It can be a difficult and complicated journey to get to where I am. It’s important to be professional, patient, and persistent. You get out there and do it. All you need is a camera and work ethic…and time. Read lots, study the images of photographers you respect, learn how to treat animals and the wilderness with respect, and start shooting. A career shooting photos for publications like National Geographic doesn’t come easy. It takes years—and most likely decades—to be called upon by premiere magazines for assignments, or companies for commercial shoots. It’s not easy to get to the top, but the journey is the rewarding part anyway. Being a National Geographic Photographer means dedicating a lot of time and failing constantly, it also requires you to find motivation in failure. I find that I fail 98% of the time and I am continually picking myself up to get the shot that I had envisioned. Its unpredictable, exhilarating, and rewarding. If it were easy, everyone would do it. Put in the hard work, the dedication, and the long hours, and you will find success eventually. It’s an honor to have the opportunity to shoot for National Geographic.
What kind of cameras do you use?
I use a wide array of camera gear from different manufacturers, Nauticam for underwater shoots, and Red Digital Cinema and DJI for my filmmaking needs. But the brands of cameras I use mostly doesn’t matter. All brands, from Canon to Nikon to Hasselblad to Leica feature the tools you need to get the shot. It’s the individual photographer’s vision and talent that makes a great photo. Lenses are more important than camera bodies, as the purity and clarity of the glass used in each lens makes a massive difference. Otherwise, it’s just a shutter and a sensor opening and closing at a prescribed duration. I do require very durable equipment, as the situations I work in are extreme, and that’s not hyperbole.
What kind of scuba equipment do you use?
Once again, I use many brands and kinds of diving equipment, and they are dictated by each specific shoot. Waterpoof and Aqualung are two brands I use in general, but it all depends on where in the world I am diving and what is needed. I’ve used highly complex rebreathers and free-diving gear, but mostly use standard scuba gear and a dry suit.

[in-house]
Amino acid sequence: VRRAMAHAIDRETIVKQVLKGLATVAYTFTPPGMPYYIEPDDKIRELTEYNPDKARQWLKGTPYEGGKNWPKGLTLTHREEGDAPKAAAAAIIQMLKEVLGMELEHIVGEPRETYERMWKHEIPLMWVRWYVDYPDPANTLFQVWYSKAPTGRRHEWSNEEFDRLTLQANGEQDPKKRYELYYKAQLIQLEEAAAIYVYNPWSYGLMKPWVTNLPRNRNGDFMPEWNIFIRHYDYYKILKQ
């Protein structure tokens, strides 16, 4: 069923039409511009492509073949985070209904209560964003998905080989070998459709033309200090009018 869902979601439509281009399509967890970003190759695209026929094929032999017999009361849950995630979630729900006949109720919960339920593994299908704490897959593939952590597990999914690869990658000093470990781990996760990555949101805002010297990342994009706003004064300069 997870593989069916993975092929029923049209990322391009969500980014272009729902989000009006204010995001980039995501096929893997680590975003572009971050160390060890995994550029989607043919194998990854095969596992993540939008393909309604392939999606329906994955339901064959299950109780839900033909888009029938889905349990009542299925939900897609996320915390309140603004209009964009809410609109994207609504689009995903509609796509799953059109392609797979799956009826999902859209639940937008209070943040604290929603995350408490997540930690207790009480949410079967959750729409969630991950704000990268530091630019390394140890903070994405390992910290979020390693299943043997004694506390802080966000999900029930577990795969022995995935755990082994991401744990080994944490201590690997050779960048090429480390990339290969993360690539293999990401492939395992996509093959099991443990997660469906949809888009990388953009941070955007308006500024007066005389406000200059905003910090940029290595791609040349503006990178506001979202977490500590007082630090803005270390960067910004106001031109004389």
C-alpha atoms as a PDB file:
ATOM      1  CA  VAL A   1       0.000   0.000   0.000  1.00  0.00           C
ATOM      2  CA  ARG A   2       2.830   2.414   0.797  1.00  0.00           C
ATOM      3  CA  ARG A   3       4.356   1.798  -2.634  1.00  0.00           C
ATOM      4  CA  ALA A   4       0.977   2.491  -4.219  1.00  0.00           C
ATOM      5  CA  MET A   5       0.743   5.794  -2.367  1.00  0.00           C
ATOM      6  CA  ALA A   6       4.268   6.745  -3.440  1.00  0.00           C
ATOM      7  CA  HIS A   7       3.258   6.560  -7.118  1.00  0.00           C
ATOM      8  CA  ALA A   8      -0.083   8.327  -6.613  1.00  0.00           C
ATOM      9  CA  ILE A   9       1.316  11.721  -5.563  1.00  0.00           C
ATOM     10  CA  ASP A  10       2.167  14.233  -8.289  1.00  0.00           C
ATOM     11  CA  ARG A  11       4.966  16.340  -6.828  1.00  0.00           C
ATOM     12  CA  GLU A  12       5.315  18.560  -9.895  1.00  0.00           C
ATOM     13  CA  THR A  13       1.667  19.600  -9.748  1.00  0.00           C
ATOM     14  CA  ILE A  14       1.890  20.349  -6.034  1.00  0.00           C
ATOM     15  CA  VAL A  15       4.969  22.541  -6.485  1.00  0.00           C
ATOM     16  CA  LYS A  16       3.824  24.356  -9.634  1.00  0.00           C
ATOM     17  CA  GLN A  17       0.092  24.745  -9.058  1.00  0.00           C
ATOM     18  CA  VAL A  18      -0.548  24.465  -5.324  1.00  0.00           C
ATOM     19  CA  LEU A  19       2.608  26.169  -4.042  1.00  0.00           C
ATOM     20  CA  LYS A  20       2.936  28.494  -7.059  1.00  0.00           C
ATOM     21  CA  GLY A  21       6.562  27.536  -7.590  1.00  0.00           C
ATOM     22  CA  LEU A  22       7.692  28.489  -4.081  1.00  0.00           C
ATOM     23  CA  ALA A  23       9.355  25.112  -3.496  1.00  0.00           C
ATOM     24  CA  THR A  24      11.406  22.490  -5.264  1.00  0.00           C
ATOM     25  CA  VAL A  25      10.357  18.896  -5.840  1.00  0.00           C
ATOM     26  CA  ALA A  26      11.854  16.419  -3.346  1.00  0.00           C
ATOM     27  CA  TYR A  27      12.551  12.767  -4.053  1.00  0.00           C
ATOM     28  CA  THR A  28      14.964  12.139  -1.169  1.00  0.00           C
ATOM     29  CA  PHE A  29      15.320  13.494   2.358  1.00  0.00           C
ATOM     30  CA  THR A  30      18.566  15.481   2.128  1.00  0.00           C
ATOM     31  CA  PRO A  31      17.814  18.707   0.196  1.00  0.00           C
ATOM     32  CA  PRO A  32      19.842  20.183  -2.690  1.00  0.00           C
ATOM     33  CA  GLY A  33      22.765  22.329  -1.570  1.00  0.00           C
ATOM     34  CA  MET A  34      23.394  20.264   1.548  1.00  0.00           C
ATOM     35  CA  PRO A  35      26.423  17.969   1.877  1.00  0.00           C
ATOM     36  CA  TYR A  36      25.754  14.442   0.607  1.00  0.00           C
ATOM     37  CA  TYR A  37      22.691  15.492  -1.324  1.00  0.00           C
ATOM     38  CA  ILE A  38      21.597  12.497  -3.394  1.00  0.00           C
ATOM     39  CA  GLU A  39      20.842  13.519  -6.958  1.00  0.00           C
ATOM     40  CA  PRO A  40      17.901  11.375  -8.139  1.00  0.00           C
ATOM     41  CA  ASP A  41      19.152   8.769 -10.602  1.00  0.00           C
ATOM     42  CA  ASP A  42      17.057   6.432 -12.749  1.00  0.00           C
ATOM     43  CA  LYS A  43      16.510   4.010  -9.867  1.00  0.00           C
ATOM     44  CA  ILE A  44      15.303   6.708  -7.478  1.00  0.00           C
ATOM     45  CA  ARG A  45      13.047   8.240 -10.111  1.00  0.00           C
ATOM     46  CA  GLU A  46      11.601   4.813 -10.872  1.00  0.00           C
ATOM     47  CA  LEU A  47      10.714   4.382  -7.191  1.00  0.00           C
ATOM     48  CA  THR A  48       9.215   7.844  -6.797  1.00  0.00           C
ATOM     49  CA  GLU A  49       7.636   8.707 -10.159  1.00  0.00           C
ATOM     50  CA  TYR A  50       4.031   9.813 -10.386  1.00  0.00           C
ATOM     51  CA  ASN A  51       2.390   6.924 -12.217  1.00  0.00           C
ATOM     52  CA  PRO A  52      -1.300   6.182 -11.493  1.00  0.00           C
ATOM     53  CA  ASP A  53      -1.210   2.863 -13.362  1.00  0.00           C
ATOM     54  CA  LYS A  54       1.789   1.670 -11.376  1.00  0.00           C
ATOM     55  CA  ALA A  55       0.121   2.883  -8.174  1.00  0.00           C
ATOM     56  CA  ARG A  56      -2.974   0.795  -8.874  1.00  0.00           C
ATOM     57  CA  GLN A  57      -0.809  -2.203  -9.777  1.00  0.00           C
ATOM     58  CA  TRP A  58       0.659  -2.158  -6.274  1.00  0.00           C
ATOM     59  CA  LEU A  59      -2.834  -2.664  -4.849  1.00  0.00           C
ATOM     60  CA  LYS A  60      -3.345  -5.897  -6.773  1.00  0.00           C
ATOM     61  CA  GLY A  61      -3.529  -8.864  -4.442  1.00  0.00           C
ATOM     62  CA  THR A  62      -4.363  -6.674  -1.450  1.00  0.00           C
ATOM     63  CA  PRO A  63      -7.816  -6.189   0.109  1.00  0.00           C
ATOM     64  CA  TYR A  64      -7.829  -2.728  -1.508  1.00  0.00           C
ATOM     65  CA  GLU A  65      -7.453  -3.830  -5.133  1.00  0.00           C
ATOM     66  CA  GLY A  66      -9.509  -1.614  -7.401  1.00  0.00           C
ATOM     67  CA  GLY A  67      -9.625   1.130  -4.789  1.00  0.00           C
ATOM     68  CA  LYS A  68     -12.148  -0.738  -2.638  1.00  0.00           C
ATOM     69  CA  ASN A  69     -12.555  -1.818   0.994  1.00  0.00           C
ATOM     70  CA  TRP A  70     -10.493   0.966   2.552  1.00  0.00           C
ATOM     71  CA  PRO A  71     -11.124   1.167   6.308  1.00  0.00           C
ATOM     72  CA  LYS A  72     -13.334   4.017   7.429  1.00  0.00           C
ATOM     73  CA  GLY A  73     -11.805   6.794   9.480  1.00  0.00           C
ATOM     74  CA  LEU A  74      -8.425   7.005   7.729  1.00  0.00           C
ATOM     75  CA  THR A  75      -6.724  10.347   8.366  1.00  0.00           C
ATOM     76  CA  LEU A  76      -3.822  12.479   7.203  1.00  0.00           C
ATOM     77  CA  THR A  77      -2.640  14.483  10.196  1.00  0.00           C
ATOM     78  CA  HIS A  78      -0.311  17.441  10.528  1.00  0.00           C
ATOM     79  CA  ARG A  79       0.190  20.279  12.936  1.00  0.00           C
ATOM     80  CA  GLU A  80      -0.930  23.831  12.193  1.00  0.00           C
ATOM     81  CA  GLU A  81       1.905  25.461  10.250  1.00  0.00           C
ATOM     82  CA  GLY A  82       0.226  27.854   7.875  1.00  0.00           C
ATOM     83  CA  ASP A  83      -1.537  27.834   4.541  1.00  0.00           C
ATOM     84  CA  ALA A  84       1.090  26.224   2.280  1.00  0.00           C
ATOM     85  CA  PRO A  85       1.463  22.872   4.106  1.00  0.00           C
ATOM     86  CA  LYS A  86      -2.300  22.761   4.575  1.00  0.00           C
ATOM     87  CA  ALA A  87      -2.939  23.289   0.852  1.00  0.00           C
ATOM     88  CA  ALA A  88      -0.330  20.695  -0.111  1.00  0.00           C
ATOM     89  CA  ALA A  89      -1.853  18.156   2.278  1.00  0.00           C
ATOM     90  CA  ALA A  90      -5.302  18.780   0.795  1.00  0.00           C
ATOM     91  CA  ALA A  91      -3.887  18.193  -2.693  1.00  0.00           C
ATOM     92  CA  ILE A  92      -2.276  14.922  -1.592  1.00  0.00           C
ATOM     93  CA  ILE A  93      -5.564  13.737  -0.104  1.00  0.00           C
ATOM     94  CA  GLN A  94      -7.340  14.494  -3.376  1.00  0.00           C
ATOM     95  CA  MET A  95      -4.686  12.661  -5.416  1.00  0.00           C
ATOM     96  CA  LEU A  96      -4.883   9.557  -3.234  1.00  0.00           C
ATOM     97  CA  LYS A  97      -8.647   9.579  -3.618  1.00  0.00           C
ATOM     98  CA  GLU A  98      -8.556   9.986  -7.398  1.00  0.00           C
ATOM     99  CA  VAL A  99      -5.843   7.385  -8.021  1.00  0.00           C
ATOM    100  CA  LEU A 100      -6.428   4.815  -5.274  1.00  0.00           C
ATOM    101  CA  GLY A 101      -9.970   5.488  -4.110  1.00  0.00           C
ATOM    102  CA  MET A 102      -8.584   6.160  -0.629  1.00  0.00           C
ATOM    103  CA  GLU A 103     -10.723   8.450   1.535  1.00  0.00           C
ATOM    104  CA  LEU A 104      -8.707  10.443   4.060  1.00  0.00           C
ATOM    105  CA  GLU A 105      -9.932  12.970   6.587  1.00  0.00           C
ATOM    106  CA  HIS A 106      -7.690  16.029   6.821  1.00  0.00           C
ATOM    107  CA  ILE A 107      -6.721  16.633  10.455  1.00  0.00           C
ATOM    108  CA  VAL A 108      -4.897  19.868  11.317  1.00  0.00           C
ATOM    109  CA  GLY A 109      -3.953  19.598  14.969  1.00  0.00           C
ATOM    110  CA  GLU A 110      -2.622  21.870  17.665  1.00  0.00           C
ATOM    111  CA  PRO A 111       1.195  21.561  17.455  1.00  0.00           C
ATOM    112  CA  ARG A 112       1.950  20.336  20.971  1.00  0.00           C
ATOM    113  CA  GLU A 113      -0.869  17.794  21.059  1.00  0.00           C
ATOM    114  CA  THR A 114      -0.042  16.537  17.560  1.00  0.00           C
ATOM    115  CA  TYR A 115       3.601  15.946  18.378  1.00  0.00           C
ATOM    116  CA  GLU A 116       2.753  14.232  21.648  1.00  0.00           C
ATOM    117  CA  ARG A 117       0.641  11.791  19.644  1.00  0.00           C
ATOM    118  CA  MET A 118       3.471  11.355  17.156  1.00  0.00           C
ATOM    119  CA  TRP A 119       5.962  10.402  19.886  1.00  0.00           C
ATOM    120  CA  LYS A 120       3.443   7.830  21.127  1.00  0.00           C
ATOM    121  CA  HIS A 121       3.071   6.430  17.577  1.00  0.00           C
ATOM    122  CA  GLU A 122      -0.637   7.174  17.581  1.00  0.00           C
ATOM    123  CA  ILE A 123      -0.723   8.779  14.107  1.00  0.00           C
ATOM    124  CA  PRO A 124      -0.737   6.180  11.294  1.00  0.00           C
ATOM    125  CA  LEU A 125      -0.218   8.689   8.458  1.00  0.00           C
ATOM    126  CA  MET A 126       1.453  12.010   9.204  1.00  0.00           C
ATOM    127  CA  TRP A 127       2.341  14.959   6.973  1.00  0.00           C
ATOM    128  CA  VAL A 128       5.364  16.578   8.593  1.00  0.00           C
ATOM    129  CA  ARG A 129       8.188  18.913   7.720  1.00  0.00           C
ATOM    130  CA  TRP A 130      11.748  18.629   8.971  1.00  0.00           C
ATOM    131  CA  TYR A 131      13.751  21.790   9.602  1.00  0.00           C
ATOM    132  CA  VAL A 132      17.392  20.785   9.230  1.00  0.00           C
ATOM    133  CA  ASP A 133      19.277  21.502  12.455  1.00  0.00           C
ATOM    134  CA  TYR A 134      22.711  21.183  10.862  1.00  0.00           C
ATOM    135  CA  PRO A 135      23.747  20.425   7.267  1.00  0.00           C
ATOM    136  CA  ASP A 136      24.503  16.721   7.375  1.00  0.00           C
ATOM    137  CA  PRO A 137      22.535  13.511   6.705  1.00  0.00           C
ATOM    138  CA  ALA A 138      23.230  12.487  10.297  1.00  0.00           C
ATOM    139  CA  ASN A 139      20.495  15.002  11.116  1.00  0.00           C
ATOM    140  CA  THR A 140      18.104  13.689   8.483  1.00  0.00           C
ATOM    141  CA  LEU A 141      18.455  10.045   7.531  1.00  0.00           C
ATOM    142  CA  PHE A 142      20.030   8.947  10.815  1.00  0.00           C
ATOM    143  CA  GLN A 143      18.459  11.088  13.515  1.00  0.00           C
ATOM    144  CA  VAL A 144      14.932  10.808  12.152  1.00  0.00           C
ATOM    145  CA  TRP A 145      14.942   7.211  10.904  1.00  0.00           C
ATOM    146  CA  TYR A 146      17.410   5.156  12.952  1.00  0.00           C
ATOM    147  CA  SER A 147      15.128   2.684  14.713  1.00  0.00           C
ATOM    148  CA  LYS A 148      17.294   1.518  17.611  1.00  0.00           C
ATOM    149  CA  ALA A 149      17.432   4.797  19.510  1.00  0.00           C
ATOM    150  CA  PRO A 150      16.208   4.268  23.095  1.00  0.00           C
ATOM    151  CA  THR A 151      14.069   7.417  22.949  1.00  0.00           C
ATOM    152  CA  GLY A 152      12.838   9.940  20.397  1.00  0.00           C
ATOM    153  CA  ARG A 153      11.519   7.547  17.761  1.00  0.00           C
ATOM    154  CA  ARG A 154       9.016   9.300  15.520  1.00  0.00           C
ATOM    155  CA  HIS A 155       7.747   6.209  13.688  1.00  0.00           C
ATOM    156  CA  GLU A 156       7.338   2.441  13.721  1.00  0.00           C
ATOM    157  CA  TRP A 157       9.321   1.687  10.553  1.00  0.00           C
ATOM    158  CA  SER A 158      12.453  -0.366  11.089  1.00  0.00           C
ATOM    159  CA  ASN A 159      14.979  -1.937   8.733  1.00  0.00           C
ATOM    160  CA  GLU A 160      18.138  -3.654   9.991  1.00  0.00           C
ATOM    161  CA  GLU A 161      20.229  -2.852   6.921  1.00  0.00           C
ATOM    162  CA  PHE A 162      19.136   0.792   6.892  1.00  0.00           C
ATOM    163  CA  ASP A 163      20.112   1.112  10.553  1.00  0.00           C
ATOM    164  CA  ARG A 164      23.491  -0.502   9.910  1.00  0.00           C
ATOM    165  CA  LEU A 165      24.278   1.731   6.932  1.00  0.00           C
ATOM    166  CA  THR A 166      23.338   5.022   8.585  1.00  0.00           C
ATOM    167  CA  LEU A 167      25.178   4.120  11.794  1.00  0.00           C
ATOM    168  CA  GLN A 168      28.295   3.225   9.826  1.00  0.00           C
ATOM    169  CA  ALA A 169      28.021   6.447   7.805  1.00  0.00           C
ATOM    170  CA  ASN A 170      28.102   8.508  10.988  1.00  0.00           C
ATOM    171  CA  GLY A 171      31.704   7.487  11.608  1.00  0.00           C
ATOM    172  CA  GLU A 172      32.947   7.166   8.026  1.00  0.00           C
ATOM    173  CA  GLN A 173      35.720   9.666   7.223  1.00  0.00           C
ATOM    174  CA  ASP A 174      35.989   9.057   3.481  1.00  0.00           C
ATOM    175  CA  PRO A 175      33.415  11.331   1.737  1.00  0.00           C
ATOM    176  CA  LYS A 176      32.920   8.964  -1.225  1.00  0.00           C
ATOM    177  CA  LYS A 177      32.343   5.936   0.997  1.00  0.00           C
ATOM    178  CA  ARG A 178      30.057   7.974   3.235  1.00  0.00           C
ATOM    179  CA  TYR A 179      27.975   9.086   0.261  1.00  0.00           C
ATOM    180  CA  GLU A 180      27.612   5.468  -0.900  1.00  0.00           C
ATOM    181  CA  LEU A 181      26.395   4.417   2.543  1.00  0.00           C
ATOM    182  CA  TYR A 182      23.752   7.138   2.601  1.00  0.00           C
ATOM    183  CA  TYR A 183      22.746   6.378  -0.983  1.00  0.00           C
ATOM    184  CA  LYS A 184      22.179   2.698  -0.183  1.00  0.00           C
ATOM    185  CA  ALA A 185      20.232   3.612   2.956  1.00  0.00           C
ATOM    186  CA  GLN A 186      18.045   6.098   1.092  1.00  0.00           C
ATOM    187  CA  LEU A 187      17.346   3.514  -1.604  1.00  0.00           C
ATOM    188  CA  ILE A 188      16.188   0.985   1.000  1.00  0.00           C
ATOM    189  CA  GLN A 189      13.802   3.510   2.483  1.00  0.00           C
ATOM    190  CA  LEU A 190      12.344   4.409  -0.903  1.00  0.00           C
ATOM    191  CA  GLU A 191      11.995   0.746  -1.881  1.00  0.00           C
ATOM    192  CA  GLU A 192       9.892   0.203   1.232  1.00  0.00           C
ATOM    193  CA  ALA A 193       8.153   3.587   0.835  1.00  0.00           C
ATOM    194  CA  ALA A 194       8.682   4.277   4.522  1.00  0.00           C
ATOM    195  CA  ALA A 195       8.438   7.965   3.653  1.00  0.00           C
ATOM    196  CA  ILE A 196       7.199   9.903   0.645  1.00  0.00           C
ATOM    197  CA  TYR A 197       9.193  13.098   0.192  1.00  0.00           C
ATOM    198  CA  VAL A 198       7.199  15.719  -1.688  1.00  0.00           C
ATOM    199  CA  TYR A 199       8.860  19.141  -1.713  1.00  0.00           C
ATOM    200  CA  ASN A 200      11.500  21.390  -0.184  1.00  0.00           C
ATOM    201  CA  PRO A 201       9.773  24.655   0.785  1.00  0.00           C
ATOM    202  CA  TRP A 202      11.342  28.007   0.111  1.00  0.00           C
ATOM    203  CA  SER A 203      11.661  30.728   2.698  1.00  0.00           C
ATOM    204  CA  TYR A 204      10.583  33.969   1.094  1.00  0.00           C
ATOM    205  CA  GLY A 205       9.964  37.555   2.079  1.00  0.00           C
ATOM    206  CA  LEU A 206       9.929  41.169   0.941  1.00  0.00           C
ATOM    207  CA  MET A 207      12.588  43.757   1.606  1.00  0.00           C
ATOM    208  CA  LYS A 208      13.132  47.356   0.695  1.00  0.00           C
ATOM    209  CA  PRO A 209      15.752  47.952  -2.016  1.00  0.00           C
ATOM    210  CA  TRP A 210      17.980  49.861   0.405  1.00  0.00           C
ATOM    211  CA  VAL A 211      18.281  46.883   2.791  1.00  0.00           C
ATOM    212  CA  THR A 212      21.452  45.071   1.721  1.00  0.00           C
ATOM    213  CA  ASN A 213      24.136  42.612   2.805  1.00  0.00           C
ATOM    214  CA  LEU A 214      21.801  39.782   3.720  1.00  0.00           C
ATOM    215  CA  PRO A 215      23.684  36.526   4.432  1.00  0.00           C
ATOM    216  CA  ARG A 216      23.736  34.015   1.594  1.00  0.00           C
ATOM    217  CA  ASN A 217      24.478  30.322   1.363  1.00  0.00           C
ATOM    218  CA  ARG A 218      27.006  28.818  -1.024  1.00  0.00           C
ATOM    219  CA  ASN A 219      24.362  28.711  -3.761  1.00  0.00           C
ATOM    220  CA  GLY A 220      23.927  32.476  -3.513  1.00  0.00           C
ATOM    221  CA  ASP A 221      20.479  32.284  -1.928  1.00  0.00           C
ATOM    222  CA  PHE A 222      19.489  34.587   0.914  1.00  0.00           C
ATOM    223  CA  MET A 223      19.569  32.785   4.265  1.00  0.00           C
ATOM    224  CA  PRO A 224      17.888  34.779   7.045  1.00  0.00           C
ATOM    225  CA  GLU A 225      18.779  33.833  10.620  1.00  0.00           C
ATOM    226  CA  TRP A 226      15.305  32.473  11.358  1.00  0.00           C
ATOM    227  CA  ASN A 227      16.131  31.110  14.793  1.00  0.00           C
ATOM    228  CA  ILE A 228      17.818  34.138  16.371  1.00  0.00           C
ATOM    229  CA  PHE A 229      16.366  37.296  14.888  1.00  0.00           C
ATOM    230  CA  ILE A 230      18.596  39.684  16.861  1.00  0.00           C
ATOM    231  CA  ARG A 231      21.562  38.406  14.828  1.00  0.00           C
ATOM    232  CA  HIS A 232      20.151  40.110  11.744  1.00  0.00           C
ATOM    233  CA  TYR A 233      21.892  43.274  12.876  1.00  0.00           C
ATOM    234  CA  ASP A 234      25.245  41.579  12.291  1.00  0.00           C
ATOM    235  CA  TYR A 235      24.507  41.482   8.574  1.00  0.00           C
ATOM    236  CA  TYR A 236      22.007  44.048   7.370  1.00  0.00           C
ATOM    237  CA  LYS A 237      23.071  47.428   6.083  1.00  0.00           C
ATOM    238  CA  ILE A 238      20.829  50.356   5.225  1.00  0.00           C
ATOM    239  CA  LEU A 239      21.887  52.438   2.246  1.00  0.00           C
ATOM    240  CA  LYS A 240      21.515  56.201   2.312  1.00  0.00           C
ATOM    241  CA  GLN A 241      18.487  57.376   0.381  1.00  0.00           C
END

Can I work with you?
As honoured as I am that many people reach out for this, I already have a trusted team of skilled employees, both for my needs on assignment, but, SeaLegacy, the non-profit which I co-founded is frequently seeking interns. We maintain a pretty large pile of resumes for unpaid internship positions and occasionally hire based on someone having a very distinct skill set and being able to work ultra-hard.
Have you come close to dying before?
Yes, in 2008 I wanted to be the first person to film breeding elephant seals under water. This was in South Georgia, Antarctica. The males weigh between 7000-10000 lbs and can be 20 feet long. I just swam up to one in the water, and it came over and spent the next five minutes trying to kill me. It was trying to crush me. I thought “So this is how it’s going to end.” I’ve always been kind of curious. I thought I was done. Luckily, my assistant was down the beach and he came running. He gained his attention and waved him off. I’ve also been attacked by walrus and chased by polar bears but, generally, any time there has been an incident it’s been my fault. For the most part, the animals I’ve photographed have been kind and peaceful when I’ve respected their space.
Can you come to speak at an event?
For speaking engagements, I am represented through Worldwide Speakers Group. Please contact Nanette Hinkle at (703) 373 9806 or [email protected] to book an event.